Dimon signed off on statements that his accounting controls and risk controls were adequate. Yet they were very far from adequate. (In an earlier post, I discussed Jamie Dimon's failure to provide reasonable corporate governance for the CIO unit: "Jamie Dimon: JPMorgan's Chief is the World's Funniest Financier." - May 19, 2012.) Under Sarbanes Oxley rules, he should be held accountable.

Accounting Gimmicks

Through a variety of accounting gimmicks, JPMorgan was able to report second quarter net income of $5 billion, or $1.21 per share, exactly what analysts' projections said it would. Stephen Gandel, senior editor of Fortune saved me the trouble of providing examples of how JPMorgan moved money around to dress up its second quarter earnings. It would have been nice if JPMorgan could have made up its trading losses through business revenues instead of resorting to several games including this one:

Banks have to put money away for loans they believe are going to go bad. But banks can lower their expenses by putting away less money for future loan losses. In the second quarter, the bank put away just over $200 million for future loan losses. That was not only the lowest amount the bank had set aside in any three month period since the start of the financial crisis, it was the lowest by far. A year ago, the loan loss provision was $1.8 billion. ("How Jamie Dimon Hid the $6 Billion Loss," CNN Money, July 13, 2012.)

I discussed the CIO's trading issue with Tom Hudson on Nightly Business Report on Friday:



Excerpt from Transcript

HUDSON: This strategy generated $2 billion in profits over the previous four years before this year. Deposit money wasn't lost, and you know this. Critics, defenders say this trading loss was just not all that material, considering the bank still is able to report a profit today.

TAVAKOLI: Well, that's ridiculous. Now look at what you just said, that this unit reported 2 billion in profit over several years. Now they have $5.8 billion in losses [for the first half of 2012]. The losses are climbing. The losses swamp the profits they reported previously, which shows you how outsized this trade was relative to the size of this unit, and this unit itself is a large bank within a tremendously big bank. Now this is one silo, one unit that blew up at JPMorgan and JPMorgan has trouble elsewhere. The way to look at this isn't in the context of the size of JPMorgan but the size of this unit. Now in terms of the profits that JPMorgan reports, it should be reporting profits. It has a $2.3 trillion balance sheet. The profits it's reporting relative to the size of their balance sheet are not big.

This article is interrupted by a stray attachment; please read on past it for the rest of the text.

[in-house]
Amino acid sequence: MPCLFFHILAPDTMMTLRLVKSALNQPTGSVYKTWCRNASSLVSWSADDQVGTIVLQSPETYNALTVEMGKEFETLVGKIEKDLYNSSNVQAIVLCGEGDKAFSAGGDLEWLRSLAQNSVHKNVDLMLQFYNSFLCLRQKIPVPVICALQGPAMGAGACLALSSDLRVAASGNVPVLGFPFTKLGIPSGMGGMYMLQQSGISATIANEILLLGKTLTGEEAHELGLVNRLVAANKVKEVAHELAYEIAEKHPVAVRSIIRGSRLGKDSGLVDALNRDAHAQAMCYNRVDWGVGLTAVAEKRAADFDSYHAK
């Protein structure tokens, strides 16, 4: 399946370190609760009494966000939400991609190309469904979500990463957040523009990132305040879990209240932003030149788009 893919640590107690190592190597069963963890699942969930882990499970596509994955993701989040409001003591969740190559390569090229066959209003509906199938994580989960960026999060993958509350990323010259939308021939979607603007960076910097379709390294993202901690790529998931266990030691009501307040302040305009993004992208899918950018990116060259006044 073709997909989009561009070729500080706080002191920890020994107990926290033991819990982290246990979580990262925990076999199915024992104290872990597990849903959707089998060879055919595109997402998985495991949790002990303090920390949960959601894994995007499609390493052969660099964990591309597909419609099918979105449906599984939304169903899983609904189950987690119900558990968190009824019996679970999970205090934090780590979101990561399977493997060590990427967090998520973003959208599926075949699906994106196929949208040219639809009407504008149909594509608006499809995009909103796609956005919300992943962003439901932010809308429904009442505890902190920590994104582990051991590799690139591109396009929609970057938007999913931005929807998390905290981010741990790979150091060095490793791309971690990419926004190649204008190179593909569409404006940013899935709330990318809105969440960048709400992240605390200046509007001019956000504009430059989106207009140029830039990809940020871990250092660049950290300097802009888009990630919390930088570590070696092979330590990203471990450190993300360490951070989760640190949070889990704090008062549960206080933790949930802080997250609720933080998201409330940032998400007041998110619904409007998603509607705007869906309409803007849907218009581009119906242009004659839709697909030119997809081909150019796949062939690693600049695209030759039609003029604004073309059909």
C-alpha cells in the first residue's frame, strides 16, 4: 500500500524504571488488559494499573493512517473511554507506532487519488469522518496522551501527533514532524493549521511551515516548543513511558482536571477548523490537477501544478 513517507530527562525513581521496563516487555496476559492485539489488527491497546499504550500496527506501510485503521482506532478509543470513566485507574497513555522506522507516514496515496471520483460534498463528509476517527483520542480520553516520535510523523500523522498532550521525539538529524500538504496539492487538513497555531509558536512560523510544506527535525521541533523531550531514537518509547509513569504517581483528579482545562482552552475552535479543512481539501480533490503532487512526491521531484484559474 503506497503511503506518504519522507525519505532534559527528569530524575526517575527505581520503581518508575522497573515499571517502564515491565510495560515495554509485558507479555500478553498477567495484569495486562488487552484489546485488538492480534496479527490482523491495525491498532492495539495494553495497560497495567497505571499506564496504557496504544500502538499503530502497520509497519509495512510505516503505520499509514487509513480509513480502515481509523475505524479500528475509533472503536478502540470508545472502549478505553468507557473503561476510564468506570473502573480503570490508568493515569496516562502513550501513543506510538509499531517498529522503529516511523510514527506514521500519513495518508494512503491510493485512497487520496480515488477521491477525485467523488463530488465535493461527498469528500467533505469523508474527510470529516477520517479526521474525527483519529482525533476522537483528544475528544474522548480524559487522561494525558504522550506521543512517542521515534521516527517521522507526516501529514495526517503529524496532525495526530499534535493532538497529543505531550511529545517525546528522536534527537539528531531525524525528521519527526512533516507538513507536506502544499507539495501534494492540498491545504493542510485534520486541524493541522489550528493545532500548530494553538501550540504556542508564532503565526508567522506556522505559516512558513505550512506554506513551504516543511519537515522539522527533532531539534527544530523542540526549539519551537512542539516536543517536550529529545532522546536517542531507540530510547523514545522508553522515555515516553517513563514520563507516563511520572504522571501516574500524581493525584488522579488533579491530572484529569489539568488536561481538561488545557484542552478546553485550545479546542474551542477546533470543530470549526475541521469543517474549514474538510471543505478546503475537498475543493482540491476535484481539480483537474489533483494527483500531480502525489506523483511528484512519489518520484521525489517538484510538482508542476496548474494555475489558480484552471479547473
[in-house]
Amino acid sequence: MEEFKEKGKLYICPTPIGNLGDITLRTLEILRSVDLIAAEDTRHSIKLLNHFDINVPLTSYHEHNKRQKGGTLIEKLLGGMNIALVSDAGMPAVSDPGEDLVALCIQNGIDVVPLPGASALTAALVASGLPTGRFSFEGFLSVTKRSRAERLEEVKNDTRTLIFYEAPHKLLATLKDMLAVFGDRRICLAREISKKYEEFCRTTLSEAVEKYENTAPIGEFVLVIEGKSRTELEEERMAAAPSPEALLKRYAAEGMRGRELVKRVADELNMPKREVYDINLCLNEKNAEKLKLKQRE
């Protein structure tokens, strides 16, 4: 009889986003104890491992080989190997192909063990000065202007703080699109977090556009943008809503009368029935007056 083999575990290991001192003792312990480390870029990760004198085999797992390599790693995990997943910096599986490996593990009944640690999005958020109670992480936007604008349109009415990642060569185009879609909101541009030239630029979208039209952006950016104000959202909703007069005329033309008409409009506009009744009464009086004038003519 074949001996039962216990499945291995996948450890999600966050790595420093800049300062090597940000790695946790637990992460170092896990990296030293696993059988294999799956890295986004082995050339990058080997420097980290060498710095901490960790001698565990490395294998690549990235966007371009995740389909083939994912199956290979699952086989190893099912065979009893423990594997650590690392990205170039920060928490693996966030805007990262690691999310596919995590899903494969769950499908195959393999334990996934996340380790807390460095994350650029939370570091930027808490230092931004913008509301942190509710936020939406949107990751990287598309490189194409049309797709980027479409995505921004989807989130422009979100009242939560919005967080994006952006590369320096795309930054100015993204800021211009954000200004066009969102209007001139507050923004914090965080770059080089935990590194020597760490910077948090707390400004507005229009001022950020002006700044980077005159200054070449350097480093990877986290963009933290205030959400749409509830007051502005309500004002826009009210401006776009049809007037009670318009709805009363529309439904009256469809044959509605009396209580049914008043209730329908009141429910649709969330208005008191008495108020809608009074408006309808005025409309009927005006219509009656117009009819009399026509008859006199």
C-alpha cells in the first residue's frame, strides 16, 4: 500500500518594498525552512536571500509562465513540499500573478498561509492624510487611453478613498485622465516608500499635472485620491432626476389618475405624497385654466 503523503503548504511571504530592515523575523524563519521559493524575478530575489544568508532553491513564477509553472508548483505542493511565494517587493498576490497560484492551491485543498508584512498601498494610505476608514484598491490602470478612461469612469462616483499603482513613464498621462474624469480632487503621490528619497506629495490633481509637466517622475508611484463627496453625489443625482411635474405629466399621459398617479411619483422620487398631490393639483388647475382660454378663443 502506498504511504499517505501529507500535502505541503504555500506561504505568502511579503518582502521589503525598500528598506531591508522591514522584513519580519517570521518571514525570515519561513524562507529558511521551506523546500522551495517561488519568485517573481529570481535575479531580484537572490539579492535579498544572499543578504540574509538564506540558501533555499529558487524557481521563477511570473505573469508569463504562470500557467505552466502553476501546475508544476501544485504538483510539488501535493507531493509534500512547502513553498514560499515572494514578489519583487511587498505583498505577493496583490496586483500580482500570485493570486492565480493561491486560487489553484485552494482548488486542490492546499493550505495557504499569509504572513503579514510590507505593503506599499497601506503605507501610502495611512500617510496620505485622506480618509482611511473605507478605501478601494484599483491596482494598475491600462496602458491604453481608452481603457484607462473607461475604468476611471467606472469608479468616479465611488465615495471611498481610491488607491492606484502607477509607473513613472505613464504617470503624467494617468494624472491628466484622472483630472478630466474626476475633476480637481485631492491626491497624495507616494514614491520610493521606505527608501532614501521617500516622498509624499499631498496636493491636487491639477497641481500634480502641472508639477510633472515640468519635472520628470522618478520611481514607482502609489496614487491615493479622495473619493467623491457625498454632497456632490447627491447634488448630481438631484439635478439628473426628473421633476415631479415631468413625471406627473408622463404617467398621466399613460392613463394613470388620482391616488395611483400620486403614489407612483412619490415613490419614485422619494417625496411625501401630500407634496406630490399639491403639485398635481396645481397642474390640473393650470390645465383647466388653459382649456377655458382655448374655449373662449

Disclosure: I do not have a position (long or short) in JPMorgan.

Endnote:
Jane Wollman Rusoff interviewed me for Research Magazine's May cover story, "Finding the Culprits of the Crisis," about the deep monetary connections of Wall Street and Washington and the corrosive effect it has had on the economy and the Republic. We discussed risks at JPMorgan and control fraud in the banking system. The interview was conducted in March. I responded to a question about how banks lose money in a control fraud wherein perpetrators within the bank enrich themselves at the expense of shareholders:

The fact that a bank lost money isn't an indication that they were a victim as opposed to being a perpetrator. A classic problem with control fraud is that the parasites destroy the host -- in this case, the host being the bank and the parasites being the bank employees. If you were the victim of a control fraud by the people who worked in your own bank but meanwhile, you were collecting huge bonuses, you overlooked the control fraud within your own institution.